The appointment went just about as expected, so we’ll wait another 6 months and do it all over again.

Here’s hoping for a better 2021 for all of us!

P.S. Along those lines of a better 2021, because my office is in a hospital, I was able to get the first dose of the Pfizer COVID-19 vaccine last week. There were minimal side effects: a mildly sore injection site for about 36 hours and a bit of a headache later in the evening. Nothing bad at all. I go back to get the second dose at the end of January.

COVID-19 and prostate cancer management — THE “NEW” PROSTATE CANCER INFOLINK

They’re looking for someone in the U.S. whose treatment has been impacted or delayed by COVID-19.

Do you live in the USA and believe that your prostate cancer care may have been seriously affected by the COVID-19 pandemic?

via COVID-19 and prostate cancer management — THE “NEW” PROSTATE CANCER INFOLINK

Checking In

So how’s everyone doing?

Yes, the COVID-19 pandemic has had me cooped up in my house since last Tuesday, working from home doing my job as best I can. In some ways, I’ve been quite productive without the interruptions that I would have in my office. But, as a volunteer manager who suspended our entire volunteer program until further notice, there are limits to what’s available for me to do. Next project: clean up our database of 4,500 volunteers. After that, work on writing standard operating procedures for what I do (at the moment, it’s all in my head).

Here in California, restrictions were slowly tightening until our governor came out with the stay at home restrictions last Thursday. Fortunately, I saw the writing on the wall about a month ago and began slowly stocking my pantry and freezer over time. I’ve got a good 2-3 weeks’ supply of food (lots of chicken breast and soup on the menu), but I’m about out of fresh produce and bread, so I have to figure out what I’m going to to about that. Head to the store myself and risk exposure, or order groceries online for delivery for the first time?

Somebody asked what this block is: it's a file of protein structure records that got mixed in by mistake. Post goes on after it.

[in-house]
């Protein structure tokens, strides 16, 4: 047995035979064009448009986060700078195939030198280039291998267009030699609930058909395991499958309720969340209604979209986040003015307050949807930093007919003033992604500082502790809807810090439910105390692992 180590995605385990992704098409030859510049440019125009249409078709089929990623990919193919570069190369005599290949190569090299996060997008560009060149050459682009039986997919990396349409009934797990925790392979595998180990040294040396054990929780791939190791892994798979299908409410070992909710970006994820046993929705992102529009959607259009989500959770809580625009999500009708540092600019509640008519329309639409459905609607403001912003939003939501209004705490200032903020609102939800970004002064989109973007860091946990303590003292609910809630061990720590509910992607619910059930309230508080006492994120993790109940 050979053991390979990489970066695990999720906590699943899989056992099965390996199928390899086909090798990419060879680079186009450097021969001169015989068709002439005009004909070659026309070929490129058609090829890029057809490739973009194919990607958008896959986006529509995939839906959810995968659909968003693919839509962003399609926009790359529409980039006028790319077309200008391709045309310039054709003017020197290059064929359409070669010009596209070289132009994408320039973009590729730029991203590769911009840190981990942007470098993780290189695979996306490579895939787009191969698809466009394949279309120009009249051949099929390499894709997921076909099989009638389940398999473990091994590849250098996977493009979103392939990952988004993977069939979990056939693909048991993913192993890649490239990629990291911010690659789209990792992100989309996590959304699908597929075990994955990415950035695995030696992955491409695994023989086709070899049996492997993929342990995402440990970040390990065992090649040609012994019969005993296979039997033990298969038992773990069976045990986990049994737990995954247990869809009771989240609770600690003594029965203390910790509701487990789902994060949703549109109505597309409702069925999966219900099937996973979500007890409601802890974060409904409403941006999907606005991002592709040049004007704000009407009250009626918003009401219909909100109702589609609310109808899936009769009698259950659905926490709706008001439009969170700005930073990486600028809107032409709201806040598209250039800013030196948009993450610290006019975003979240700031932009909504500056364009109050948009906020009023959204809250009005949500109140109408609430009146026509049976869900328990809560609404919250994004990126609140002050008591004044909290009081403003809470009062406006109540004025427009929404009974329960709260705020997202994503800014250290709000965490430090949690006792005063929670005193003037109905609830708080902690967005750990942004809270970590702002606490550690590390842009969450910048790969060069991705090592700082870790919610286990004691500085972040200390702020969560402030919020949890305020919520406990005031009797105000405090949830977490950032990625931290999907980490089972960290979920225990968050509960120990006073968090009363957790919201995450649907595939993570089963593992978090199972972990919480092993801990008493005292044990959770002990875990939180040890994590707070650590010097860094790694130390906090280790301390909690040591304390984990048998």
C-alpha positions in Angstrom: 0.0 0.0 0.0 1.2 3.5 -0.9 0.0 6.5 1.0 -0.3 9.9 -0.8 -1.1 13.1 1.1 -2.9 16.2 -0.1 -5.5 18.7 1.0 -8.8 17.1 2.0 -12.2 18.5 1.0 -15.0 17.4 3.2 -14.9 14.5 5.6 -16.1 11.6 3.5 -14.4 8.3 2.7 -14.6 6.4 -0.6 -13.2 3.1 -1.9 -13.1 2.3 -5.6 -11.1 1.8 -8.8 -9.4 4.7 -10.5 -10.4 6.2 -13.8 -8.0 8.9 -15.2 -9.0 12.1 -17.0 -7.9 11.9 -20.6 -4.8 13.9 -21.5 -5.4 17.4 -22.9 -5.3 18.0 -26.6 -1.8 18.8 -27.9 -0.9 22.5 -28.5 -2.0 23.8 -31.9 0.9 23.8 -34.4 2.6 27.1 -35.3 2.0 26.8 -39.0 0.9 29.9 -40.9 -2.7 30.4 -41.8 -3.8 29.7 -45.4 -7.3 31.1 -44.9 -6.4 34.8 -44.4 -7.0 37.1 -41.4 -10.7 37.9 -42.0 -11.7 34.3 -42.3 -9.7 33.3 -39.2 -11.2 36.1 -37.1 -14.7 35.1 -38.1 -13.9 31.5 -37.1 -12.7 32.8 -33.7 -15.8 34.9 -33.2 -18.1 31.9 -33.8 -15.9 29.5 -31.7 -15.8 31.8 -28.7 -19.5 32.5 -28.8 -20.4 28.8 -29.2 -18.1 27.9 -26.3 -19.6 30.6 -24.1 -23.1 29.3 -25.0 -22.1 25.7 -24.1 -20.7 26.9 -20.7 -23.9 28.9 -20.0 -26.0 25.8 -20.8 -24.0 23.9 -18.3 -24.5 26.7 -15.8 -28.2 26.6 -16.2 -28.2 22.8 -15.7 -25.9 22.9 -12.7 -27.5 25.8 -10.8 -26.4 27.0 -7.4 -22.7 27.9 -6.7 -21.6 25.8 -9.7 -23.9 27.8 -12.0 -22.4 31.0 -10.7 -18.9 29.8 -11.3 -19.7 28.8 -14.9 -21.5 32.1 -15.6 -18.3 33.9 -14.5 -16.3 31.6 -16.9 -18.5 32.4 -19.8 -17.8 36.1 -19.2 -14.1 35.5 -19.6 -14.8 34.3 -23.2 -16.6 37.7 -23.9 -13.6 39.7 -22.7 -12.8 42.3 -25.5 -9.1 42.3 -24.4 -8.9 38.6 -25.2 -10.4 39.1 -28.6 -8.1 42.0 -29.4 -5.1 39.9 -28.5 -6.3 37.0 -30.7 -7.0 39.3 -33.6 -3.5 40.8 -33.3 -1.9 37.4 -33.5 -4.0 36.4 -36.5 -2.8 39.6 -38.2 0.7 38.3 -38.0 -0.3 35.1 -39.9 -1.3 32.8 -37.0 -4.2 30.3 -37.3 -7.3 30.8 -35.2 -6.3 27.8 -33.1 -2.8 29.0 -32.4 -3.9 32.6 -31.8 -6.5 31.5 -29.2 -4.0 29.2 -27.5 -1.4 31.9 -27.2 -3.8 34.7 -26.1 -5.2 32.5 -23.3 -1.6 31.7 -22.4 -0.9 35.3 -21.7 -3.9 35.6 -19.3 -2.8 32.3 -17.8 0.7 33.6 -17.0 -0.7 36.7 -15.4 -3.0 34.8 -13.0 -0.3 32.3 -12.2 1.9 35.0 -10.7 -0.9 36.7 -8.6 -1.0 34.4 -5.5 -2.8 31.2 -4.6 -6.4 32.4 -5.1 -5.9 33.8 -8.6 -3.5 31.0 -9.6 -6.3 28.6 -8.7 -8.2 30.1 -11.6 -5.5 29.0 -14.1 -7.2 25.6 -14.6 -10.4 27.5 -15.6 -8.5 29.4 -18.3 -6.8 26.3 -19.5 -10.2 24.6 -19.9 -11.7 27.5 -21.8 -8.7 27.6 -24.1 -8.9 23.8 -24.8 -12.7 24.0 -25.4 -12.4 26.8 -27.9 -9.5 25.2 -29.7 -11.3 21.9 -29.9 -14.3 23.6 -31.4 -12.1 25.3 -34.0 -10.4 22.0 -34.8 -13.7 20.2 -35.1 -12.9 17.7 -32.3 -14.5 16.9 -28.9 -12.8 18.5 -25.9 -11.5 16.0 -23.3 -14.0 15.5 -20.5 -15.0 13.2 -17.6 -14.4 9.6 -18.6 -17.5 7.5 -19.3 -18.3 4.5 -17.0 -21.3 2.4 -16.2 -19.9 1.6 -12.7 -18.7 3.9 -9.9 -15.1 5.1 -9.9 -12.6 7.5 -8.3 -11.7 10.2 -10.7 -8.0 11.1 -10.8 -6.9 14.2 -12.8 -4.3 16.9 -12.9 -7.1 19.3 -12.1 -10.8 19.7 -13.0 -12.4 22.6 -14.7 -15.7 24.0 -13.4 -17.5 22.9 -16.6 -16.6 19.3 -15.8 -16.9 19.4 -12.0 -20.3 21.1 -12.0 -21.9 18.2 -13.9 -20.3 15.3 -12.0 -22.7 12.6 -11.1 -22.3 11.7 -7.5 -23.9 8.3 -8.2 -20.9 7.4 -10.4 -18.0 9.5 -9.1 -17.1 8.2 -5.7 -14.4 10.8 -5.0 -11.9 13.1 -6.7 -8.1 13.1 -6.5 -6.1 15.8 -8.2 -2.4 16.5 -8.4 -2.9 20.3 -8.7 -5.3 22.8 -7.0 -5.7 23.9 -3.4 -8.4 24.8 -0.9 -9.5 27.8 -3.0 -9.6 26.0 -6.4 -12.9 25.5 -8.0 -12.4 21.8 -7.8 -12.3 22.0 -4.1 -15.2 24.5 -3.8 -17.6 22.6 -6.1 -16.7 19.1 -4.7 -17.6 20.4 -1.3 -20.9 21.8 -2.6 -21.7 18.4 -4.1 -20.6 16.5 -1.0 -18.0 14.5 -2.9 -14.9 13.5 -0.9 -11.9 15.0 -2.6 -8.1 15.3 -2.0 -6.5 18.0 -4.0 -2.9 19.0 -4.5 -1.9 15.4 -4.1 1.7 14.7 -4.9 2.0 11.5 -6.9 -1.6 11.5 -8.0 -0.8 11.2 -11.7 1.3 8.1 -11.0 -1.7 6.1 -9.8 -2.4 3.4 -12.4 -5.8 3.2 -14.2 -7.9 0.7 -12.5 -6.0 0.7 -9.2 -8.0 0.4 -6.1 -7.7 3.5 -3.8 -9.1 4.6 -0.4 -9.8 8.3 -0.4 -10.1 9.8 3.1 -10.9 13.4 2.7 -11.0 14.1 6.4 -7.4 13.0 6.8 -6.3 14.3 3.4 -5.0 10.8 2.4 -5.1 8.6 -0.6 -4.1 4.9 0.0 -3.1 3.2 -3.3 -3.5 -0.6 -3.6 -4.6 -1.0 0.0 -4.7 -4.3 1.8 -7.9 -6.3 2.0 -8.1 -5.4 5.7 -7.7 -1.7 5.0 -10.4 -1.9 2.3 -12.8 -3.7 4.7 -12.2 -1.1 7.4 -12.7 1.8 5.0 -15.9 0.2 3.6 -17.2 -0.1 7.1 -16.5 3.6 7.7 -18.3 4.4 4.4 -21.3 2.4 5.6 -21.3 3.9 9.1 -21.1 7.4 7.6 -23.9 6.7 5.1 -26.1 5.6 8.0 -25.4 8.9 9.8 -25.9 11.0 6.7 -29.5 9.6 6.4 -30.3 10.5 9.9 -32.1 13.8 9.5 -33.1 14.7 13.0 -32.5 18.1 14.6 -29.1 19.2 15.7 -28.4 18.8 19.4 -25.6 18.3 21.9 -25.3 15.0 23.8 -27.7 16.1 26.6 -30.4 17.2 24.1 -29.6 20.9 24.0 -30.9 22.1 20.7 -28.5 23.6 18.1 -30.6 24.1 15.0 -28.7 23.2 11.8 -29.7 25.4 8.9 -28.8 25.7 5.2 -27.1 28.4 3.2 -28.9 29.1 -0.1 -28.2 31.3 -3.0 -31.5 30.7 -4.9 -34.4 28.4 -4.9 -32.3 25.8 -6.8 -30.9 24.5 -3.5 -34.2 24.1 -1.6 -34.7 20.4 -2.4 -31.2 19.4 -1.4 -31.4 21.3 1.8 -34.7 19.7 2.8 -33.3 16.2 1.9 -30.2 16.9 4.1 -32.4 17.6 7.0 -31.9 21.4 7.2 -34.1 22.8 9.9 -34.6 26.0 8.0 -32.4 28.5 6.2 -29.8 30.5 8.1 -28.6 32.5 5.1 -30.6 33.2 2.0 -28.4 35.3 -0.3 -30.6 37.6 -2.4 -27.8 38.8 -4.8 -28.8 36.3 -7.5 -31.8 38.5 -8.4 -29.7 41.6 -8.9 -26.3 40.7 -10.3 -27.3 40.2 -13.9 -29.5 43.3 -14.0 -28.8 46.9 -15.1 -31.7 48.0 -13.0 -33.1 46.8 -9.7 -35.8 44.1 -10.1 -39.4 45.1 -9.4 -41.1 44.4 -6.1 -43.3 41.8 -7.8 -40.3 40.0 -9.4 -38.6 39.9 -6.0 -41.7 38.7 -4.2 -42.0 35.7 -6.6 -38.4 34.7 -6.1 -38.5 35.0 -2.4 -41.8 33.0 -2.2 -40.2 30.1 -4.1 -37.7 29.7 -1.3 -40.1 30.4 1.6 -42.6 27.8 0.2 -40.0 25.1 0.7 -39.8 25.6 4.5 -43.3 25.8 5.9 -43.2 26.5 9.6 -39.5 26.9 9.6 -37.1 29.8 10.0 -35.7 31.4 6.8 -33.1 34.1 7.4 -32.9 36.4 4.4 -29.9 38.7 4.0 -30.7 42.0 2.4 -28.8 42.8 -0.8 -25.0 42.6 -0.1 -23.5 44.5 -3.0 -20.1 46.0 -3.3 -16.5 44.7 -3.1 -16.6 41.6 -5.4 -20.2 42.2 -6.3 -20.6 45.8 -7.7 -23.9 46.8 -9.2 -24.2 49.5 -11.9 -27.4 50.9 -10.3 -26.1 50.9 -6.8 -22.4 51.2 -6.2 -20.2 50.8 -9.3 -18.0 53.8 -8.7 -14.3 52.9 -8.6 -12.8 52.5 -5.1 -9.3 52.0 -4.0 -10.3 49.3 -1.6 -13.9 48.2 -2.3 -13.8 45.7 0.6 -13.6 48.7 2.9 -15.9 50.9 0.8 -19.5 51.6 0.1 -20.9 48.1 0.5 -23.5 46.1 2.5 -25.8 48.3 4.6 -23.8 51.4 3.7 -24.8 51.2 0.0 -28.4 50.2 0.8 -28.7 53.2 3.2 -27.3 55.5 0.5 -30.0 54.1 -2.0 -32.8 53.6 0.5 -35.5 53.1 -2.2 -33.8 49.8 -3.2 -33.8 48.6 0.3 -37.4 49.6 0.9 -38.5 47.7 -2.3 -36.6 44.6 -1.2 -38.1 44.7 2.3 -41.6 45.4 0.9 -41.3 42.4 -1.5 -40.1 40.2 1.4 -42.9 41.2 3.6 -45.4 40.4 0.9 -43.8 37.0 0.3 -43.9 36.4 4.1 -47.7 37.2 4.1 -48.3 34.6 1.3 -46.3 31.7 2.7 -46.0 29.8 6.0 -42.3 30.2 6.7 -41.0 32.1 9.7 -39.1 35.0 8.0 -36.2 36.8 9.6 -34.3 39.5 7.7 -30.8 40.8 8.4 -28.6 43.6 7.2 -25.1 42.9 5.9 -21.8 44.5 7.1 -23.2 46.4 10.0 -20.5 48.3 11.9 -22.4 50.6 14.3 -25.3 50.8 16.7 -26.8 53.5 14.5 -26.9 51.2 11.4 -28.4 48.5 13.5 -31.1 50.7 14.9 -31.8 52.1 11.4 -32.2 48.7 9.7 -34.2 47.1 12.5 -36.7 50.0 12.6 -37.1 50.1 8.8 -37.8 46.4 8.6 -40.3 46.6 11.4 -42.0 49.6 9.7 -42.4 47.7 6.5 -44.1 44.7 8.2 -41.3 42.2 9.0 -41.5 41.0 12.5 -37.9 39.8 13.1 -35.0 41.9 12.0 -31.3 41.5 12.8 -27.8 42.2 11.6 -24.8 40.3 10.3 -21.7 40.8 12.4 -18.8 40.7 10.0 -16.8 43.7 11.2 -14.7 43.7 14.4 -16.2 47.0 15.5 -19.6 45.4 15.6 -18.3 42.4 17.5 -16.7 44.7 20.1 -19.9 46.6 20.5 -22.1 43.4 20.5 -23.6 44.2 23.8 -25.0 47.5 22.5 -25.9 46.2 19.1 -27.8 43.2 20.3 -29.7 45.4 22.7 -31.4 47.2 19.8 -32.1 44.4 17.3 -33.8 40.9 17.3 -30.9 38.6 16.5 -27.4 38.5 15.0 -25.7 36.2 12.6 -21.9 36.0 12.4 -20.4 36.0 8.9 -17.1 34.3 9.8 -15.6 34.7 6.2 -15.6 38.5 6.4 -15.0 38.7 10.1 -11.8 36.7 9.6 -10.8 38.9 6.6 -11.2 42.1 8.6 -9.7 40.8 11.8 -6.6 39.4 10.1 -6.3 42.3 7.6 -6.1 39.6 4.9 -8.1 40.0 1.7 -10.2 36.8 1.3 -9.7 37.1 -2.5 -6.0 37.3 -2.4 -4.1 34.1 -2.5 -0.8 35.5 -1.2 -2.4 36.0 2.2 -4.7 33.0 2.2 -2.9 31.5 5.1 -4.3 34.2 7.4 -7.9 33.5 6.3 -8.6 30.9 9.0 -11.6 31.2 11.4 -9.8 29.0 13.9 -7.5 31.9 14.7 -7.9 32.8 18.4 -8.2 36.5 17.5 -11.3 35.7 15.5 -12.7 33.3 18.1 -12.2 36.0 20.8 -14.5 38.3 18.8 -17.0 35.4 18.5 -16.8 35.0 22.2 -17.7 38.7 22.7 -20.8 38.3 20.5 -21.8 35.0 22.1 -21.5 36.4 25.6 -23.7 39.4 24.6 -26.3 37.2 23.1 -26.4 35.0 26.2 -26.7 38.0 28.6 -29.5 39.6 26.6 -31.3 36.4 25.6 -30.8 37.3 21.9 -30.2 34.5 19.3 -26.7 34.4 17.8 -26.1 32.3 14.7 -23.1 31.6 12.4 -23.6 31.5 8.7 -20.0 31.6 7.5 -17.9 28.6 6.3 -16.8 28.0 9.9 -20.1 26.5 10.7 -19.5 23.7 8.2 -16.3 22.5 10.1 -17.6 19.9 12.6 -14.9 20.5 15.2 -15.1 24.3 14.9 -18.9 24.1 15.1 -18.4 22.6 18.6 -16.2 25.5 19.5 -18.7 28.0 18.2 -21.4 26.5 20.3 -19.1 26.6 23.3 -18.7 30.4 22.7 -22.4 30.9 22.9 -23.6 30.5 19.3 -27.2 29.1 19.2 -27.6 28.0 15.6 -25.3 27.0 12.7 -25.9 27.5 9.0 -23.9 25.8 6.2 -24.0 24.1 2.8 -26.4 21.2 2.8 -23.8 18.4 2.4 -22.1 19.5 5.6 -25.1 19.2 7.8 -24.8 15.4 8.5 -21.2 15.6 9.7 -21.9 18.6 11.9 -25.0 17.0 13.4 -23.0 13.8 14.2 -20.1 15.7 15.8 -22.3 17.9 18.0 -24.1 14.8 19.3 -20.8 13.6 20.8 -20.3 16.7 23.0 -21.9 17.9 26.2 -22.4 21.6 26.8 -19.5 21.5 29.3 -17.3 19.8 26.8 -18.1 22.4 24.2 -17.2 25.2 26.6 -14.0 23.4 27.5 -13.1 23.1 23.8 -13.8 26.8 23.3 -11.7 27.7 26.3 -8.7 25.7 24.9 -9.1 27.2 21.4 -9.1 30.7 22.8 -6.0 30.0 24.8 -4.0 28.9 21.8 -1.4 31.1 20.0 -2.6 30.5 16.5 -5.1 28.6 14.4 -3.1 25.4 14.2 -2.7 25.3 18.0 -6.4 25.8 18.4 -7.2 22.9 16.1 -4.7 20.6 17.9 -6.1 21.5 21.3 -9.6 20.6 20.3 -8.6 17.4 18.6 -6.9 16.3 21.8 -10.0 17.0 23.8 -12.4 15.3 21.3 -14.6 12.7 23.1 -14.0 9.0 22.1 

At the start of this COVID-19 pandemic, I would describe myself as concerned, but certainly not panicked. I’m certainly not panicked even now, but my level of concern has increased considerably.

I spend more time on Twitter than I should (don’t judge me), and the first-hand accounts of what it’s like to have COVID-19 are frightening, to say the least. That has made much more cautious about going out now than I was at the beginning of this (hence the possible online ordering of groceries).

I’m lucky enough that, even though it appears that I have recurrent prostate cancer, I’m not taking any medications or treatments that compromise my immune system. Still, I’m in that over-60 years old higher risk group. Minimizing risk just got a lot more important to me.

Speaking of risk groups, in my copious amounts of spare time, I’ve taken the daily San Diego County COVID-19 updates and plopped them into a spreadsheet to make graphs. (You know me. I gotta make graphs.)

The media and experts talk about how COVID-19 impacts the elderly more, but I was surprised to see that, here in San Diego County, many more younger adults have tested positive for the virus. Granted, the sample size is small compared to the global data; still, it was revealing. It was also revealing that men are infected at nearly twice the rate of women. (You can draw your own conclusion as to why that is.)

SD COVID Cases 20200323

Even with all the social distancing we’re doing here in California, I’m guessing that we’re still a good two to three weeks away from “flattening the curve” (especially seeing as there were so many boneheads out on the beaches and in the parks this weekend violating the social distancing/stay-at-home order that the city decided to shut them all down!). I expect these restrictions will last a while longer. Fun.

So that’s about it from here. I hope that you’re doing well and that you’re taking appropriate precautions for your own situations.

Stay well. Stay healthy. Stay sane. Stay home!!

—Dan